As remote learning becomes more necessary, so too does the need for technology. The South Central Ohio Educational Service Center, in New Boston, Ohio, has partnered with the Scioto County Commissioners to purchase more than 1,000 Chromebook laptops for local schools.
“I think it’s great because of the way that COVID has affected their ability to be in an actual classroom setting. This is really going to open things up for them,” said Scioto County Commissioner Mike Crabtree.
Scioto County received nearly $3.8 million from the federal government as part of the CARES Act to use throughout the community on coronavirus relief projects, to assist individuals and businesses affected by the pandemic. From that program the Scioto County Commissioners provided a $500,000 grant to assist local schools in the purchase of new Chromebook laptops. Each participating school district received a grant of $42,699 (Bloom-Vernon, Clay, Green, Minford, New Boston, Northwest, Portsmouth, Sciotoville, Valley, Washington-Nile, and Wheelersburg) and $30,311 to the South Central Ohio ESC.
“We are extremely grateful to the commissioners, not only for their generosity but the Scioto County Prosecutor’s Office also who helped write all the legal information we needed for the sub-granting. All the boards of education had to have special meetings to adopt this resolution in order to make everything correct. It was a true community effort,” said ESC Superintendent Sandy Mers.
Because many schools are operating virtual classrooms this year, laptops are difficult to find. Some orders might have taken three months, or longer, to fill. Working closely with CBTS in Cincinnati, the Educational Service Center was able to locate 1,191 laptops and had them delivered within two weeks, and coordinated the distribution to local schools.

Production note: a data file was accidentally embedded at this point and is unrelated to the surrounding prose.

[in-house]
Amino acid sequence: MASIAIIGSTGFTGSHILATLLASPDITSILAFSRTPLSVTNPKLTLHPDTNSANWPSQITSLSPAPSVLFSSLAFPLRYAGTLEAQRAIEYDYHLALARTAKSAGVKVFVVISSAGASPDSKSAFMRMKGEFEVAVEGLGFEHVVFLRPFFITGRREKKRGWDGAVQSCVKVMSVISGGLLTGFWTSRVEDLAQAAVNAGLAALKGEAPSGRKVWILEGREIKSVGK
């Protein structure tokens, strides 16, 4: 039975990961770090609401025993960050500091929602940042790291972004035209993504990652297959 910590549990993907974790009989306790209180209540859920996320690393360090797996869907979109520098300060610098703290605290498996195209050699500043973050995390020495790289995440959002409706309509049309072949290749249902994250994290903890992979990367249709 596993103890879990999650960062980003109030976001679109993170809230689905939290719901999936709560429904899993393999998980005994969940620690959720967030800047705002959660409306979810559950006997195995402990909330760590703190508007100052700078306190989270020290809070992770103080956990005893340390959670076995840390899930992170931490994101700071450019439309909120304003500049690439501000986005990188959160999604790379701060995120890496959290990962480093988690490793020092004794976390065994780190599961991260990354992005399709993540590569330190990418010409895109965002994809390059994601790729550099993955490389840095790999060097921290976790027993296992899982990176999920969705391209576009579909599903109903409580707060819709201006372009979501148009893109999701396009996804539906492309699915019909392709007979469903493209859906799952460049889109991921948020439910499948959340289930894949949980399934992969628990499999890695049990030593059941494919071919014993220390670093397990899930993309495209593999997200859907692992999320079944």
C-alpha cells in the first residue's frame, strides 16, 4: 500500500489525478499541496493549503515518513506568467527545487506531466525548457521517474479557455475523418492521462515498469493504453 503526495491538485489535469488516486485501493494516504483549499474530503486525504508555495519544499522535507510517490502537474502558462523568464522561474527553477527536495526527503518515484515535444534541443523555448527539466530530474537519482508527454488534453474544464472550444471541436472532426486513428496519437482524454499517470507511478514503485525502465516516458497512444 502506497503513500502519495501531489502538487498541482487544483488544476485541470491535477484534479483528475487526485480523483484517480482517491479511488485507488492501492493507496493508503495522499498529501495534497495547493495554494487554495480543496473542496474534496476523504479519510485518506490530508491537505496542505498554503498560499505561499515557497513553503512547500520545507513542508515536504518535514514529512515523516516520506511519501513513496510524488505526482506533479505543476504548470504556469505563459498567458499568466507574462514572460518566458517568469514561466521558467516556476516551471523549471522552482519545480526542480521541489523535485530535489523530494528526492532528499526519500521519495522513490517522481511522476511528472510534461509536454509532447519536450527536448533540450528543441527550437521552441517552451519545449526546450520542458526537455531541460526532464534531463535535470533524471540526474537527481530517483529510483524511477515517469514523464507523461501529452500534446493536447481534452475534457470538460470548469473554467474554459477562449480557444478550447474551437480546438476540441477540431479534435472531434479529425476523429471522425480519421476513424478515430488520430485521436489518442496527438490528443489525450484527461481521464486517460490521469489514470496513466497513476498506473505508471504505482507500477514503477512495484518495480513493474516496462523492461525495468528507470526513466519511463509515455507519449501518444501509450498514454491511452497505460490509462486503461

“It’s thrilling for us to be able to provide these to the children of the county because it’s been hard times for them, and anything we can do to make their learning process easier on them and their teachers is just thrilling for us,” said Scioto County Commissioner Cathy Coleman.
To further assist students with remote learning, the ESC also distributed 60 mobile hotspots to local schools earlier this year to help provide Internet access in remote parts of the county. The Wi-Fi routers are installed on school buses or inside community buildings to create mobile hotspot areas where students can connect and access online curriculum.
“It’s so exciting to hear what this is going to do for our area schools. This wouldn’t have happened if there hadn’t been a CARES Act, and now the children are going to be able to do more at home with distance learning and hopefully keep up with their studies,” said Scioto County Commissioner Bryan Davis.
For more information about the ESC, visit online at www.scoesc.org, or follow on Facebook and Twitter.